The Ethics of Public Consultation in Health Care: An Orthodox Jewish Perspective [Book Review]

Health Care Analysis 11 (2):151-160 (2003)
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Abstract

New Zealand and United Kingdom governments have set new directives for increased consultation with the public about health care. Set against a legacy of modest success with past engagement with public consultations, this paper considers potentially adverse ethical implications of the new directives. Drawing on experiences from New Zealand and the United Kingdom, and on an Orthodox Jewish perspective, the paper seeks to answer two questions: What conditions can compromise the ethics of public consultation? How can the public respond ethically to consultation? In answering these questions, the paper considers how Orthodox Judaism, as a specific positive morality, can aid the development of public policy. It is suggested that an Orthodox Jewish perspective does not require limiting the content of public consultations and helps to define a common procedural morality binding Jews and non-Jews. This procedural morality requires avoiding two conditions that, as shown from Jewish texts, make public consultation unethical. These are overpreparation and underpreparation. Members of the public who deem a consultation unethical should give feedback not on the proposal but on the conditions they perceive to prevent the consulting party from considering their viewpoints on the proposal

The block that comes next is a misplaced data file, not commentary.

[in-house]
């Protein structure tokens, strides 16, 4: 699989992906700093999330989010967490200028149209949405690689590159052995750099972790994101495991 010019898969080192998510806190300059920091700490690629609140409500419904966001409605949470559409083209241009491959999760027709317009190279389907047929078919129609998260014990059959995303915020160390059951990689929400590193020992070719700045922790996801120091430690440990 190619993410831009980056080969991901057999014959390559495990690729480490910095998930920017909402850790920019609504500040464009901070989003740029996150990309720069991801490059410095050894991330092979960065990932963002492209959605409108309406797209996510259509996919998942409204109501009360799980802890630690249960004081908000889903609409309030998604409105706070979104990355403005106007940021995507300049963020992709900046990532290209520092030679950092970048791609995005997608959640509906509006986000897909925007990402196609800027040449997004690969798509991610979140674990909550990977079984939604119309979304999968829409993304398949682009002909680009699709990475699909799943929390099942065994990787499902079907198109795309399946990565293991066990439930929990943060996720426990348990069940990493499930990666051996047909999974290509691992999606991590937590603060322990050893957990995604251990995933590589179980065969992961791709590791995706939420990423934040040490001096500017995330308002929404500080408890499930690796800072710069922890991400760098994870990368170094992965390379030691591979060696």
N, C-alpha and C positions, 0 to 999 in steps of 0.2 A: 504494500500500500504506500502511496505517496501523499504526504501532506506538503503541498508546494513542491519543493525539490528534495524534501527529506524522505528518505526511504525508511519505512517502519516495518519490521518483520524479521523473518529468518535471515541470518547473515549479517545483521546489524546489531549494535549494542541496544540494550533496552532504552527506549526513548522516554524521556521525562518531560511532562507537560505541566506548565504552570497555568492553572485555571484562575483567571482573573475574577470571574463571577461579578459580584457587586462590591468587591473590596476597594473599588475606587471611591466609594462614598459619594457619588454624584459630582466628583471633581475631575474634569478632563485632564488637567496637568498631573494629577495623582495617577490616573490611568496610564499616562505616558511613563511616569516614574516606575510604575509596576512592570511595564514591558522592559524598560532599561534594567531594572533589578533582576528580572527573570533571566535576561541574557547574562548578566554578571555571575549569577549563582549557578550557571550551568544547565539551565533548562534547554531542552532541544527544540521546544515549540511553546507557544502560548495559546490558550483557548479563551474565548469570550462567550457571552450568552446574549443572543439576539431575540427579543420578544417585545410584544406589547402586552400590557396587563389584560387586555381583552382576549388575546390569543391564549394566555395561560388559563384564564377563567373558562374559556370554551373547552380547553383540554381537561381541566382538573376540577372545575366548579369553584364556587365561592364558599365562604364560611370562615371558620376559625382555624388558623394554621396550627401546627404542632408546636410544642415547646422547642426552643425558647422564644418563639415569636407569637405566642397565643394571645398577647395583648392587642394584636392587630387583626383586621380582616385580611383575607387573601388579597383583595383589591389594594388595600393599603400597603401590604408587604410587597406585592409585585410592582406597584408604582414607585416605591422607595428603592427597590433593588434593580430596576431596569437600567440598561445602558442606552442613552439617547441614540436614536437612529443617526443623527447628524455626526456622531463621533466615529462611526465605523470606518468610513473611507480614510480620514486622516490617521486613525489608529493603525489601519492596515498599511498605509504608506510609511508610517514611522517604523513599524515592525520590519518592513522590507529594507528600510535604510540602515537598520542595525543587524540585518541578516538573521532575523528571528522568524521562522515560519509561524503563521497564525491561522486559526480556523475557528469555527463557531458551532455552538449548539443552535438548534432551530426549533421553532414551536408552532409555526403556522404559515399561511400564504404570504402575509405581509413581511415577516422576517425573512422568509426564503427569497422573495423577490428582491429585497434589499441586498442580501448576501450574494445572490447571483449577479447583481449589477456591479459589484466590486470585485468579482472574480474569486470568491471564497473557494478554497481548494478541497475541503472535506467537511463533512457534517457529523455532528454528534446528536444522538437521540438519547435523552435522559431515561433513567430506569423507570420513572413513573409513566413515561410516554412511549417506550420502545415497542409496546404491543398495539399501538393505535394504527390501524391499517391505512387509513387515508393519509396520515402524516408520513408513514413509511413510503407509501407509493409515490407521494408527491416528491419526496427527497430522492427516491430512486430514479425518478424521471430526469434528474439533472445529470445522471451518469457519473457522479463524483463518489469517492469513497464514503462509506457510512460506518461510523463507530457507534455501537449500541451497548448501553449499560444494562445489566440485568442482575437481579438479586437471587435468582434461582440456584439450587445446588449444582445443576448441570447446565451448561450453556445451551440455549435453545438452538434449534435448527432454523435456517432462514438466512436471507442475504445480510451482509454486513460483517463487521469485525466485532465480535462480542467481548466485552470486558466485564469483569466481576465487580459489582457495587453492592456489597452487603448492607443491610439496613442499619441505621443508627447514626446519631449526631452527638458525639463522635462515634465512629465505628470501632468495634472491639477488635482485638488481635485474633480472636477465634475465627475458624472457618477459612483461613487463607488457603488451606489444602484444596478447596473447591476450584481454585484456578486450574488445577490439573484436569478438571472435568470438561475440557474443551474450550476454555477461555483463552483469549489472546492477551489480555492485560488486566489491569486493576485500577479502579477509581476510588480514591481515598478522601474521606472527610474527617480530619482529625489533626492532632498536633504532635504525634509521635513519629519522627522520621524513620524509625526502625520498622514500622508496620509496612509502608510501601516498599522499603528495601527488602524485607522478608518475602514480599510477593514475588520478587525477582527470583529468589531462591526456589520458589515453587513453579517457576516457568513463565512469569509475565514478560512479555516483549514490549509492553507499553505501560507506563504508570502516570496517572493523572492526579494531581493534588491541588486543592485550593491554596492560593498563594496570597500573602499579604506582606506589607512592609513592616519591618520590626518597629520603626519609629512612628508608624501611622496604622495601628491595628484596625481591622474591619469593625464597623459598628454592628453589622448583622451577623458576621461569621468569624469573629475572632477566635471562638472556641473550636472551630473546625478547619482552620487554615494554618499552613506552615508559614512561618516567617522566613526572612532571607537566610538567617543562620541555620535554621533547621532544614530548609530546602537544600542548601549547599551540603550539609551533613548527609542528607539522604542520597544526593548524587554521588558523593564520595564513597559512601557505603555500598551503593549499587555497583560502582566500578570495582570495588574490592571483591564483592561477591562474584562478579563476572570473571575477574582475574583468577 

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The Foundations of Bioethics.H. T. Engelhardt - 1986 - Ethics 98 (2):402-405.
Halakhic Dilemmas in Modern Medicine.Michael A. Grodin - 1995 - Journal of Clinical Ethics 6 (3):218-221.

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